That’s the point—not the deal on the trafficking bill—and that’s what Jeb, Karl, Mitch, et al. wish to obscure. The president channeled Hugo Chavez; the Senate could’ve refused to fund his illegal amnesty, but did not. They could’ve listened to [mc_name name=’Sen. Ted Cruz (R-TX)’ chamber=’senate’ mcid=’C001098′ ] and blocked Lynch forever, but did not. They could’ve voted against her confirmation, but did not.
These ten Republicans could’ve defended the Constitution yesterday, but did not:
[mc_name name=’Sen. Mitch McConnell (R-KY)’ chamber=’senate’ mcid=’M000355′ ] (KY), [mc_name name=’Sen. Orrin Hatch (R-UT)’ chamber=’senate’ mcid=’H000338′ ] (UT), [mc_name name=’Sen. Lindsey Graham (R-SC)’ chamber=’senate’ mcid=’G000359′ ] (SC), [mc_name name=’Sen. Jeff Flake (R-AZ)’ chamber=’senate’ mcid=’F000444′ ] (AZ), [mc_name name=’Sen. Thad Cochran (R-MS)’ chamber=’senate’ mcid=’C000567′ ] (MS), [mc_name name=’Sen. Susan Collins (R-ME)’ chamber=’senate’ mcid=’C001035′ ] (ME), [mc_name name=’Sen. Mark Kirk (R-IL)’ chamber=’senate’ mcid=’K000360′ ] (IL) [mc_name name=’Sen. Kelly Ayotte (R-NH)’ chamber=’senate’ mcid=’A000368′ ] (NH), [mc_name name=’Sen. Ron Johnson (R-WI)’ chamber=’senate’ mcid=’J000293′ ] (WI), [mc_name name=’Sen. Rob Portman (R-OH)’ chamber=’senate’ mcid=’P000449′ ] (OH).
From this pathetic episode, we can see quite clearly the future plans of McConnell’s Republican Senate: don’t fight too much, cooperate with the Democrats, don’t worry too much about principle. Don’t worry about what’s being done to America. Since they lack 60 votes to break a filibuster, Senate Republicans will be unable to do a single thing without Democratic permission.
Remember, that they lost the fight over funding the amnesty because the Dems filibustered four times the House’s bill—which contained amendments banning DHS funding of the amnesty. And McConnell has declared he would never shut down the government, or any part of it.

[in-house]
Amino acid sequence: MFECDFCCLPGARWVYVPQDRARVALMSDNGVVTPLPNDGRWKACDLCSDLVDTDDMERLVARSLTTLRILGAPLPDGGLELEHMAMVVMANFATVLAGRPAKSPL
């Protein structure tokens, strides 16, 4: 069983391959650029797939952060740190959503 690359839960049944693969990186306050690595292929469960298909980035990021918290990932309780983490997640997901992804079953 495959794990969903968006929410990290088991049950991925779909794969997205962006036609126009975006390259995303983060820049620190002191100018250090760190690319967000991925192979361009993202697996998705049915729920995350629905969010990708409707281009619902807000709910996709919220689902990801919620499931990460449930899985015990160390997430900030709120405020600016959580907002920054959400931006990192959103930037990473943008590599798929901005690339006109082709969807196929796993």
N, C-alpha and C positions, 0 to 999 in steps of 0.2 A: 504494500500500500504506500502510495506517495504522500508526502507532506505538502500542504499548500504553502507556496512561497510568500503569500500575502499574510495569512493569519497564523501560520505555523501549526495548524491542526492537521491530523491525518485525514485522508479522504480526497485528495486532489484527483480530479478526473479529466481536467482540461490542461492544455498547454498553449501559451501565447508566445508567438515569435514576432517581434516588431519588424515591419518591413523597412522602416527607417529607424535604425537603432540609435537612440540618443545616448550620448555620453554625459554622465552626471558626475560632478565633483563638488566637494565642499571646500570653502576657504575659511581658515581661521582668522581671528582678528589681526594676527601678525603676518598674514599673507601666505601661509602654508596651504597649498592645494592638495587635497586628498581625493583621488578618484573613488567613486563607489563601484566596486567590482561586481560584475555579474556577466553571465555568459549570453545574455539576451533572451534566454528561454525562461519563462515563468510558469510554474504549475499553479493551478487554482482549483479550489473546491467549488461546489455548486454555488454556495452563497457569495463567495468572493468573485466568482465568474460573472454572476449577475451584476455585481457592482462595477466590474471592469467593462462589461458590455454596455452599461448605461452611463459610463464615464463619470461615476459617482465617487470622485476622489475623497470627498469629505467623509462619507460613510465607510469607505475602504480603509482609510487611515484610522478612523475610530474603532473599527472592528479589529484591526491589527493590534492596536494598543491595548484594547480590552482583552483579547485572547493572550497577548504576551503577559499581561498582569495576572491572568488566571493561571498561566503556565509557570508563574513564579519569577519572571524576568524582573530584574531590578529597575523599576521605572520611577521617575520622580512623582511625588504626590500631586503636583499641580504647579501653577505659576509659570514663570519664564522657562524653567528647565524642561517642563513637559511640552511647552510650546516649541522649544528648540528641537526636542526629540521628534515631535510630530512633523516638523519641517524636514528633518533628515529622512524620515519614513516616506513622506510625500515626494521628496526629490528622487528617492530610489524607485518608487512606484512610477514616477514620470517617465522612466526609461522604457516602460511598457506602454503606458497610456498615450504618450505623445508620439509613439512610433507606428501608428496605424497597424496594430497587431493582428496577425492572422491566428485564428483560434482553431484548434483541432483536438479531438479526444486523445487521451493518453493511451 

We have a president who has ignored the Constitution, to legalize millions of illegal aliens. This can only be seen as an effort to forever alter America as we have known it. It can only be seen as severely damaging to the constitutional balance of powers and to America. He now imports illegal aliens, flying them in, at taxpayer expense. There is no check on him because the Minority Leader can halt any legislation put forth by the majority, with a filibuster.
[mc_name name=’Sen. Harry Reid (D-NV)’ chamber=’senate’ mcid=’R000146′ ] has thus reversed the result of last November’s election, and proceeds to help the president destroy the country. Surely the Majority Leader must see this. Does he seek an excuse to do nothing until 2017? When the GOP is in the minority it can do nothing, and when it’s in the majority, it can also do nothing?
McConnell must end the sniveling and suspend or eliminate the filibuster rule, so that a simple majority—which Republicans have—can pass legislation, or he should resign.